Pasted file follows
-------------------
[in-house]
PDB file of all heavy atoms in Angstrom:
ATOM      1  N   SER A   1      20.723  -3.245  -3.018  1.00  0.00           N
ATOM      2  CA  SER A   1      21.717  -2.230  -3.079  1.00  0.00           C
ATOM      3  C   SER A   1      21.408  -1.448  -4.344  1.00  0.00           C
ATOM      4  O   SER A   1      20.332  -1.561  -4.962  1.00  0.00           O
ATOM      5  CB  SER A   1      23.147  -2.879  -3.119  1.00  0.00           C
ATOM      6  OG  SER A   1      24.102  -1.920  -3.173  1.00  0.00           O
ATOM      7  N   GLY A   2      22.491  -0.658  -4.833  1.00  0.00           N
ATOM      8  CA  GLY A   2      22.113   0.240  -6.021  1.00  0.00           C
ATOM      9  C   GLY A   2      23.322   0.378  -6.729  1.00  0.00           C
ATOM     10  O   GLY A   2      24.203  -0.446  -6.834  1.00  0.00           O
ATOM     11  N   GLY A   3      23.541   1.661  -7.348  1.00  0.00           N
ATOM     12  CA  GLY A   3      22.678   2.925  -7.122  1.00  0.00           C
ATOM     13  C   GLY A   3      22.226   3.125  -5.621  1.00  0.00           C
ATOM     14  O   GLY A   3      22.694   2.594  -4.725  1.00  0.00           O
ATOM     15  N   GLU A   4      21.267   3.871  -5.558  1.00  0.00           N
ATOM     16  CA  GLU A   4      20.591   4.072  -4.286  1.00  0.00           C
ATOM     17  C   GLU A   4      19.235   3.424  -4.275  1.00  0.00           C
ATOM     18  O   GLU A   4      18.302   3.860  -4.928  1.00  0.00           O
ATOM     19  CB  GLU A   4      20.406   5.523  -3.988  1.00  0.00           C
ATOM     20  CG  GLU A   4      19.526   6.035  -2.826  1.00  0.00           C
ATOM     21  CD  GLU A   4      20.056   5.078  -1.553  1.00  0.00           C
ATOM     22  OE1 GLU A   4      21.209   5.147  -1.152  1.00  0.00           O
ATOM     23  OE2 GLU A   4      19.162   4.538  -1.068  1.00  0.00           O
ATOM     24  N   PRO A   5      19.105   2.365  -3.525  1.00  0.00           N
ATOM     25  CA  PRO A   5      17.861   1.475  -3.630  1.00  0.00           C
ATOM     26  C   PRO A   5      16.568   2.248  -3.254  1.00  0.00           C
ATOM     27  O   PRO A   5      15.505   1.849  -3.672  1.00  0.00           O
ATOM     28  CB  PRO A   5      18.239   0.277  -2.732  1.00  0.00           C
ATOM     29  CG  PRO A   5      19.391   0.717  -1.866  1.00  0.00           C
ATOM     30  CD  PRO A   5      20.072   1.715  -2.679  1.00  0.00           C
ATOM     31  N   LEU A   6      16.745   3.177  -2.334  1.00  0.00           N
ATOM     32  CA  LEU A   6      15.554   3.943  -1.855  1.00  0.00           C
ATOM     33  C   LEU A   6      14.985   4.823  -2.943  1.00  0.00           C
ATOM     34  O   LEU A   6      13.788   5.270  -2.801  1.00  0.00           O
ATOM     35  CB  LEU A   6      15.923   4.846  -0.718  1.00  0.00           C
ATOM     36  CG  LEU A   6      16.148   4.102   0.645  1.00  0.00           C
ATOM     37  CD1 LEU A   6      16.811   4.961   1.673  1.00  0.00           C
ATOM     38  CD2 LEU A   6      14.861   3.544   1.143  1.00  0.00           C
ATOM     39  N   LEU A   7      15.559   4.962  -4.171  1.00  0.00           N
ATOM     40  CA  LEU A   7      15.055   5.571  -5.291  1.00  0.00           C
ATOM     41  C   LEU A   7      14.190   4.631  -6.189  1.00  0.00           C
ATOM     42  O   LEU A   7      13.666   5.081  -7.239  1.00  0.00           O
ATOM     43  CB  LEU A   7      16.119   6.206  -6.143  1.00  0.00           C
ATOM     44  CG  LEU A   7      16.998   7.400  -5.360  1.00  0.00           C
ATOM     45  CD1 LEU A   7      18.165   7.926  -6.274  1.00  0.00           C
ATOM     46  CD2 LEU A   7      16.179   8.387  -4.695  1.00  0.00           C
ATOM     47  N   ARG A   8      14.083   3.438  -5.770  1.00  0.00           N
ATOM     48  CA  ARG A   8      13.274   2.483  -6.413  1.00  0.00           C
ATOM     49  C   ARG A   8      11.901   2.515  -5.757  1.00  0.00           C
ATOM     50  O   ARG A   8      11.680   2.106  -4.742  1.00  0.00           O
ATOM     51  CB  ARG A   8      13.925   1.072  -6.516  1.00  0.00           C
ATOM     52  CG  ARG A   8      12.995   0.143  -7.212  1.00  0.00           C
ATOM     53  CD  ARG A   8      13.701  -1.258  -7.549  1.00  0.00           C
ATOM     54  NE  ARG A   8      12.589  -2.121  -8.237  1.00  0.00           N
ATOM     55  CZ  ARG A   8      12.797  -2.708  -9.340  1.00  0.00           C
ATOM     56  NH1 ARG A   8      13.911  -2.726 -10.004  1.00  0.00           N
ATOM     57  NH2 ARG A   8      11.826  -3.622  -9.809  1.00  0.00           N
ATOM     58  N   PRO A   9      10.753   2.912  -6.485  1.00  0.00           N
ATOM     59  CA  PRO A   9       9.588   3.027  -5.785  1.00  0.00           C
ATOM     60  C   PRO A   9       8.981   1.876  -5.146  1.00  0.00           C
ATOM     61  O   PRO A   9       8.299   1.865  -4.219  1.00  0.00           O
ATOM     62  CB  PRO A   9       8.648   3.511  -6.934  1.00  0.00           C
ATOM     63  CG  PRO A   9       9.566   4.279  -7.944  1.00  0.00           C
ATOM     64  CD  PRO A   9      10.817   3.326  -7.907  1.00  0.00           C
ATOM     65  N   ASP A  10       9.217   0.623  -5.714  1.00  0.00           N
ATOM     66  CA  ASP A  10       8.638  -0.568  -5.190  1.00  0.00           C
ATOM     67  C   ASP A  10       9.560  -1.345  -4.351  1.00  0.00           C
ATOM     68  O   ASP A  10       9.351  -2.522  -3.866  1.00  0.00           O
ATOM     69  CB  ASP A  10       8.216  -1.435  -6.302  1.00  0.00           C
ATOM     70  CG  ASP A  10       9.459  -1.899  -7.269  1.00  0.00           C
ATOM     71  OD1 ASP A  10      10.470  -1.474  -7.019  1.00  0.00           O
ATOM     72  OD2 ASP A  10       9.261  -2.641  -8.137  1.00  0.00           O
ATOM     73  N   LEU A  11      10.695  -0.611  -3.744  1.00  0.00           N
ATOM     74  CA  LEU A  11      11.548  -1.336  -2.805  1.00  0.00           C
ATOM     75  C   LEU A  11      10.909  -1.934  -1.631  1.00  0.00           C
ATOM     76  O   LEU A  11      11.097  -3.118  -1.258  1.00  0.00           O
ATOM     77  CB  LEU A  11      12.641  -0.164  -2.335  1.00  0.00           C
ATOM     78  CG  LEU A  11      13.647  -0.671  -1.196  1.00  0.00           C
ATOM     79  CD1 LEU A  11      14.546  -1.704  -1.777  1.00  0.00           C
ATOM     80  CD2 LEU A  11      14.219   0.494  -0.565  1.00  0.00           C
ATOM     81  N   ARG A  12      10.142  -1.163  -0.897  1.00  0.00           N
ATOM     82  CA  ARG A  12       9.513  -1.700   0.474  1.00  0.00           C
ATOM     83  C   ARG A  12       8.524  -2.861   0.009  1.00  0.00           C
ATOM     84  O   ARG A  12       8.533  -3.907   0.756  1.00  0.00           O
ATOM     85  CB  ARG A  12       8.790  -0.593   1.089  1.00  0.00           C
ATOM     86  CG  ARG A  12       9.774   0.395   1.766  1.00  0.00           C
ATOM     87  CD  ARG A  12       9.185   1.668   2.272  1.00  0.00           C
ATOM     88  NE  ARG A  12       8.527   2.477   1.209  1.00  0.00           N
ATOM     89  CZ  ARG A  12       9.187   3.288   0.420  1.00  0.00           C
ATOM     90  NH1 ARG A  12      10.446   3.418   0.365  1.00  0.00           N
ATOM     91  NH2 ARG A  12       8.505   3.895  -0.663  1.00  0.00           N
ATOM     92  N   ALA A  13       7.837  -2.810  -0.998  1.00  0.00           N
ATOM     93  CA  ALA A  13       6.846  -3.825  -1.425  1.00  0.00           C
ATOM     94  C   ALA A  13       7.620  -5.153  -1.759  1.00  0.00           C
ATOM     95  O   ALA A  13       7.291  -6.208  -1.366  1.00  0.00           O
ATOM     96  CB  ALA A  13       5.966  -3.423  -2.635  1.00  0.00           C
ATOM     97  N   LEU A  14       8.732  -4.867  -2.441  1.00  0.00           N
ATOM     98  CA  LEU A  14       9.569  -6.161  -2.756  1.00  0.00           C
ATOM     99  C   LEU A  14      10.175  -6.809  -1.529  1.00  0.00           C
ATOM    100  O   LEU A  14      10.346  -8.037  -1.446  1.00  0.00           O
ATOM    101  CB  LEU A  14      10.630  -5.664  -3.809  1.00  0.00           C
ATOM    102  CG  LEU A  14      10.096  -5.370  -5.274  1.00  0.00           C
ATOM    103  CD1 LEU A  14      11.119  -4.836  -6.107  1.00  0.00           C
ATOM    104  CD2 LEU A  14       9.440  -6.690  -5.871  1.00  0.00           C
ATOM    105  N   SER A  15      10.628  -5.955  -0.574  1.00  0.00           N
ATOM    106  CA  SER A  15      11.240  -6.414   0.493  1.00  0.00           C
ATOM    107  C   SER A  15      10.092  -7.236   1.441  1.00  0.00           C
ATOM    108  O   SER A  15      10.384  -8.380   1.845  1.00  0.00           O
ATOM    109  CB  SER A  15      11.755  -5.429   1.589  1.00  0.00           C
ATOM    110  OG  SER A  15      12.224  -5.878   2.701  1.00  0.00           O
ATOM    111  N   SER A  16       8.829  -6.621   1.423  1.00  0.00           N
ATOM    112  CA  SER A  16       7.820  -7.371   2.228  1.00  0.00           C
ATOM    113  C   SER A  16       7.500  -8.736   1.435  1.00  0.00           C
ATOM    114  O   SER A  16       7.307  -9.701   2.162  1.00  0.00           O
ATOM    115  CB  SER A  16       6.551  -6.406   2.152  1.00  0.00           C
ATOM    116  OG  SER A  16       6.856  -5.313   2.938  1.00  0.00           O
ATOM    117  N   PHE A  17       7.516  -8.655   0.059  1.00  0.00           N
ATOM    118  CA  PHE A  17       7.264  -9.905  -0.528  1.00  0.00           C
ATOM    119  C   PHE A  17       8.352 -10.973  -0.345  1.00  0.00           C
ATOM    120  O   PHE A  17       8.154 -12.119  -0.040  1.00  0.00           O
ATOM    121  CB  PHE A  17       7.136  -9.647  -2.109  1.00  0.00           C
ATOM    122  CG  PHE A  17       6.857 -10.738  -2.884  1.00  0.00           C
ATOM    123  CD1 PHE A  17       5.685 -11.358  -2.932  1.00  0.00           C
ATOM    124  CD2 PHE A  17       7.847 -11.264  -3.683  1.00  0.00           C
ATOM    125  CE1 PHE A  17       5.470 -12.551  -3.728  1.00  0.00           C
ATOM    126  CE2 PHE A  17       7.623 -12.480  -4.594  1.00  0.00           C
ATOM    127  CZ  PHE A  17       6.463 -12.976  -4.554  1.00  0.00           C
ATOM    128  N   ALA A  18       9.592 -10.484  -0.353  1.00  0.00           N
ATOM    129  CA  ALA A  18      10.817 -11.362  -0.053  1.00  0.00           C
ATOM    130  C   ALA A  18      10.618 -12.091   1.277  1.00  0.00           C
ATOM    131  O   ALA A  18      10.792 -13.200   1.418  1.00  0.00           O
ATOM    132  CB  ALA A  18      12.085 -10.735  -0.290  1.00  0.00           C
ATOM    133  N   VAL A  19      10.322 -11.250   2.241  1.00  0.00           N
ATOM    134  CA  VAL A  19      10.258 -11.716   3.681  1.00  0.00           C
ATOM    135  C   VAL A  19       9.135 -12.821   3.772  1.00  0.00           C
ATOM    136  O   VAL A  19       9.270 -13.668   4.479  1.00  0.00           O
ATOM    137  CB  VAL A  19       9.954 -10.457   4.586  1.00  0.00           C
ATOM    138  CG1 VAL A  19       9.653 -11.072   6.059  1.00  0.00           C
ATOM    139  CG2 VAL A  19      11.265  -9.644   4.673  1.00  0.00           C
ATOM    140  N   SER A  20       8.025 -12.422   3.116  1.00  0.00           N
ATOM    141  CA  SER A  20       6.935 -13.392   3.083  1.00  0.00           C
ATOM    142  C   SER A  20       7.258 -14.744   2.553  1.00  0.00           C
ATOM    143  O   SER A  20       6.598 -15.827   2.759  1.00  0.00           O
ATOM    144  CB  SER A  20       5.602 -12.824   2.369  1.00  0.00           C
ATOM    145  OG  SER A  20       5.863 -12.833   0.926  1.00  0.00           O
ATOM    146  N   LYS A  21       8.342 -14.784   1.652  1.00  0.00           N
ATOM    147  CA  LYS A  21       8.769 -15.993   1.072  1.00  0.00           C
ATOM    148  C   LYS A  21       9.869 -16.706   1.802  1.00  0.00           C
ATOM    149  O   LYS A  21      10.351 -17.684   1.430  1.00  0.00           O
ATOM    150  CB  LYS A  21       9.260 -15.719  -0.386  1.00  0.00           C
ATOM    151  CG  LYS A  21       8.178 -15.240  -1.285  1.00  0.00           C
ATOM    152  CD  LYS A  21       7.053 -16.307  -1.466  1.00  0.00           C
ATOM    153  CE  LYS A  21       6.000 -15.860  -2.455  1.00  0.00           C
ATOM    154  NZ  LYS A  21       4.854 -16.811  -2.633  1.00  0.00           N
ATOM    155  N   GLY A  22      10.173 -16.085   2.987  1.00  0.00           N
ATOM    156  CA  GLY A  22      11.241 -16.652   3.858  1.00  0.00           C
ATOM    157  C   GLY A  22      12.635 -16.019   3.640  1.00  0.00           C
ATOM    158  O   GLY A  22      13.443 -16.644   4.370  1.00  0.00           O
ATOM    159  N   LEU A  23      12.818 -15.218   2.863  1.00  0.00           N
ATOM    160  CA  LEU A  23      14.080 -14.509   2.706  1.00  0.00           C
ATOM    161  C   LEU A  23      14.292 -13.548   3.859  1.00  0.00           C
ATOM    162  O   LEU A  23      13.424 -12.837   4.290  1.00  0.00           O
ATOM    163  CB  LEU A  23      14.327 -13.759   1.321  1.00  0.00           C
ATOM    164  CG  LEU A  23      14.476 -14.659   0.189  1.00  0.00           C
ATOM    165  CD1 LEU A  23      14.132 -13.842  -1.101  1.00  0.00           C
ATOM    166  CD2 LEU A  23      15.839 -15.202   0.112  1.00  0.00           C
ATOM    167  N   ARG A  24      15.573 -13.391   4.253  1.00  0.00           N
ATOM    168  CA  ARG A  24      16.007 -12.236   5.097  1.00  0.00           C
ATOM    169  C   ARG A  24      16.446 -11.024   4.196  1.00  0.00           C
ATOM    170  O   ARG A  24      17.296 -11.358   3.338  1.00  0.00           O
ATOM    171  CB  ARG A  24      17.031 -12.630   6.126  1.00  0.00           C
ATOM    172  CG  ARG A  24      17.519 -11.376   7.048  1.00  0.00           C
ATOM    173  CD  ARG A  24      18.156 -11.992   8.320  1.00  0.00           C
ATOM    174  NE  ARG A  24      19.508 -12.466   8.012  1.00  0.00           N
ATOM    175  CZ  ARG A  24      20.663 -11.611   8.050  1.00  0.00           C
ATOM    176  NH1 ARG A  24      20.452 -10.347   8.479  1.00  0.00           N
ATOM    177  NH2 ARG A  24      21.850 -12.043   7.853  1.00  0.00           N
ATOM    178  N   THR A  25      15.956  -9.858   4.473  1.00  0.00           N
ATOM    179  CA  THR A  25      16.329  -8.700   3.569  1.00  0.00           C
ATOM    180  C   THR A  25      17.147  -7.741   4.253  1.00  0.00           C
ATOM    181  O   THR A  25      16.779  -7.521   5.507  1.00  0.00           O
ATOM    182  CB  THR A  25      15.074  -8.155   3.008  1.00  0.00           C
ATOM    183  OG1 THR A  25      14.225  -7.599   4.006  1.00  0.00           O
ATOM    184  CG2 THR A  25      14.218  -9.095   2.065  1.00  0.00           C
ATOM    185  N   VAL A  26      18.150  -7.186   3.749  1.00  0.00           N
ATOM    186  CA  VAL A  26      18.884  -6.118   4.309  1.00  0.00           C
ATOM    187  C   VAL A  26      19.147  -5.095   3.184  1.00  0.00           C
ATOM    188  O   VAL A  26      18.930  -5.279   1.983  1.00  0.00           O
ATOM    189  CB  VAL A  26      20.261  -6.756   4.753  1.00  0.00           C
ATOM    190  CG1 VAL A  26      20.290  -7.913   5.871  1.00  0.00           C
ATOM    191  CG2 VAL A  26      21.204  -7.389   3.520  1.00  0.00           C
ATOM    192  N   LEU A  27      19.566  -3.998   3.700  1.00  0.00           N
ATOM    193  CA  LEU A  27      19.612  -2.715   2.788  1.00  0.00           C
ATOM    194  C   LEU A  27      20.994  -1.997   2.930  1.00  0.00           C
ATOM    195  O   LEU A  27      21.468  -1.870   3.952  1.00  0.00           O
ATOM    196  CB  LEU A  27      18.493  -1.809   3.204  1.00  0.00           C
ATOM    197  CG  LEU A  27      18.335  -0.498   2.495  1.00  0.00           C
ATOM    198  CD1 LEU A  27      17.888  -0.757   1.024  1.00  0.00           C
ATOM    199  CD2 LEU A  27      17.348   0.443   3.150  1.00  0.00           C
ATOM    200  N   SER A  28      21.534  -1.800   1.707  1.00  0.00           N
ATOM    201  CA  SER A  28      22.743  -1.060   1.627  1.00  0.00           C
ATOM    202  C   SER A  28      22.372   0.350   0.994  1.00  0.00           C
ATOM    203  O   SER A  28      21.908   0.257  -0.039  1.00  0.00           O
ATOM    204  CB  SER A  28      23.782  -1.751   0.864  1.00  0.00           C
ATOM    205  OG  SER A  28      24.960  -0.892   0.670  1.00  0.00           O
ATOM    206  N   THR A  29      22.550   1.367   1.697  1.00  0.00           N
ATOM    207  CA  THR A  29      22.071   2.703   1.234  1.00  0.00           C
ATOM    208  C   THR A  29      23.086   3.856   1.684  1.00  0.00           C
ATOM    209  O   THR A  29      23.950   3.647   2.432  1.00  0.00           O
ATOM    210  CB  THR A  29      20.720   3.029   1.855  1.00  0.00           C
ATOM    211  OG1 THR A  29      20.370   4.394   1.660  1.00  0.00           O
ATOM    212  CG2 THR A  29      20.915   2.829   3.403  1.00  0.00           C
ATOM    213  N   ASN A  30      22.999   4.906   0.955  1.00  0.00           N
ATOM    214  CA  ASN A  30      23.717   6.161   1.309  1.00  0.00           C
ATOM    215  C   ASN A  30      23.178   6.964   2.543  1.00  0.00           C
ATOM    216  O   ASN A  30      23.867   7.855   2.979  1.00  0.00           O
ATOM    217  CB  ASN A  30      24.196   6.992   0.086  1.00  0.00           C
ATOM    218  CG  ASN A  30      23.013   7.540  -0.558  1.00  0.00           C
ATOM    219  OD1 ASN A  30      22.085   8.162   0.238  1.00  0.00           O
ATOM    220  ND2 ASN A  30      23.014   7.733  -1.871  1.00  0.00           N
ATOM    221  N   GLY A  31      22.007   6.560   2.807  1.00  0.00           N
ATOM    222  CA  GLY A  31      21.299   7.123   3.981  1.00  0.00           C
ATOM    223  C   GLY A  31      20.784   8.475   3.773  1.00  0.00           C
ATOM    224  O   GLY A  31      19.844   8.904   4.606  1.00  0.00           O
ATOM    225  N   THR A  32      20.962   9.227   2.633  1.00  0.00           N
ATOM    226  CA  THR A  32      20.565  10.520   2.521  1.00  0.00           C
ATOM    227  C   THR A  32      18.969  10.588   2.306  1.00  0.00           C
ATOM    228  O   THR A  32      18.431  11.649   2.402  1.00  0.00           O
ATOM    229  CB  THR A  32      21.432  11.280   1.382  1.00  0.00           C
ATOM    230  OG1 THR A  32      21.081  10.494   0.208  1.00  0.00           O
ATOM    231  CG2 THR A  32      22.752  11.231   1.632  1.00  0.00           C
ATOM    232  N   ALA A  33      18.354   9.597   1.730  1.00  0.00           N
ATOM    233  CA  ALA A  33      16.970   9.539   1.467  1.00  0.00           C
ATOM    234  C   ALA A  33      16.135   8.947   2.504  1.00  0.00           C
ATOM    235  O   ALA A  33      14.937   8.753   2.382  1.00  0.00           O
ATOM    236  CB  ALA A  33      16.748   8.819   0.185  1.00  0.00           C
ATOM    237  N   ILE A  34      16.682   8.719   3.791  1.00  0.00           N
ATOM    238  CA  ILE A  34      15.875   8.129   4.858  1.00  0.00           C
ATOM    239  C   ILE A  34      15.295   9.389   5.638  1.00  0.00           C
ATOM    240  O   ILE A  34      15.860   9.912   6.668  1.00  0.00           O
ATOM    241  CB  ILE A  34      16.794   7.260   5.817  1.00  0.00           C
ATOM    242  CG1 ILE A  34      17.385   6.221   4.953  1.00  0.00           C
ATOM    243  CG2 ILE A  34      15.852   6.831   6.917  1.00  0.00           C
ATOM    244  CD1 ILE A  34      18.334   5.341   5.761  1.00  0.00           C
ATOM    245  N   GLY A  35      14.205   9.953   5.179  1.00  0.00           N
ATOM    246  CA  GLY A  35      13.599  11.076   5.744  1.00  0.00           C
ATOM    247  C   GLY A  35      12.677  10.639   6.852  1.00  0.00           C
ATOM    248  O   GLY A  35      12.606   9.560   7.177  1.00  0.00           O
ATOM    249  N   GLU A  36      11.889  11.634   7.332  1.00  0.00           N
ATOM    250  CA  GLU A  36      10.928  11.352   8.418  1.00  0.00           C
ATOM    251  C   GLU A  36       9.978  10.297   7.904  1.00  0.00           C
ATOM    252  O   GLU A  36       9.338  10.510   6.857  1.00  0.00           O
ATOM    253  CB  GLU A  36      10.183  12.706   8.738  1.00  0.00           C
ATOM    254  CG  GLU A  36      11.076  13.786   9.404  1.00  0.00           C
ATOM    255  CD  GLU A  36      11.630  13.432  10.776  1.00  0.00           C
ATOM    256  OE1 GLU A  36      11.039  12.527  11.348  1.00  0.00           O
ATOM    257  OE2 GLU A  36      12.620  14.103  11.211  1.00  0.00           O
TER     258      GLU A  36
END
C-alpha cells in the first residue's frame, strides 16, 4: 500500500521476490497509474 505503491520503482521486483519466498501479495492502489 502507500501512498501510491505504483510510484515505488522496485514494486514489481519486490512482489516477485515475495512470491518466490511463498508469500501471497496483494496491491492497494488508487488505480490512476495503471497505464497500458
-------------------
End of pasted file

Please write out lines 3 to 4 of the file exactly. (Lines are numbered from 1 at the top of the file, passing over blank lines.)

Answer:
ATOM      1  N   SER A   1      20.723  -3.245  -3.018  1.00  0.00           N
ATOM      2  CA  SER A   1      21.717  -2.230  -3.079  1.00  0.00           C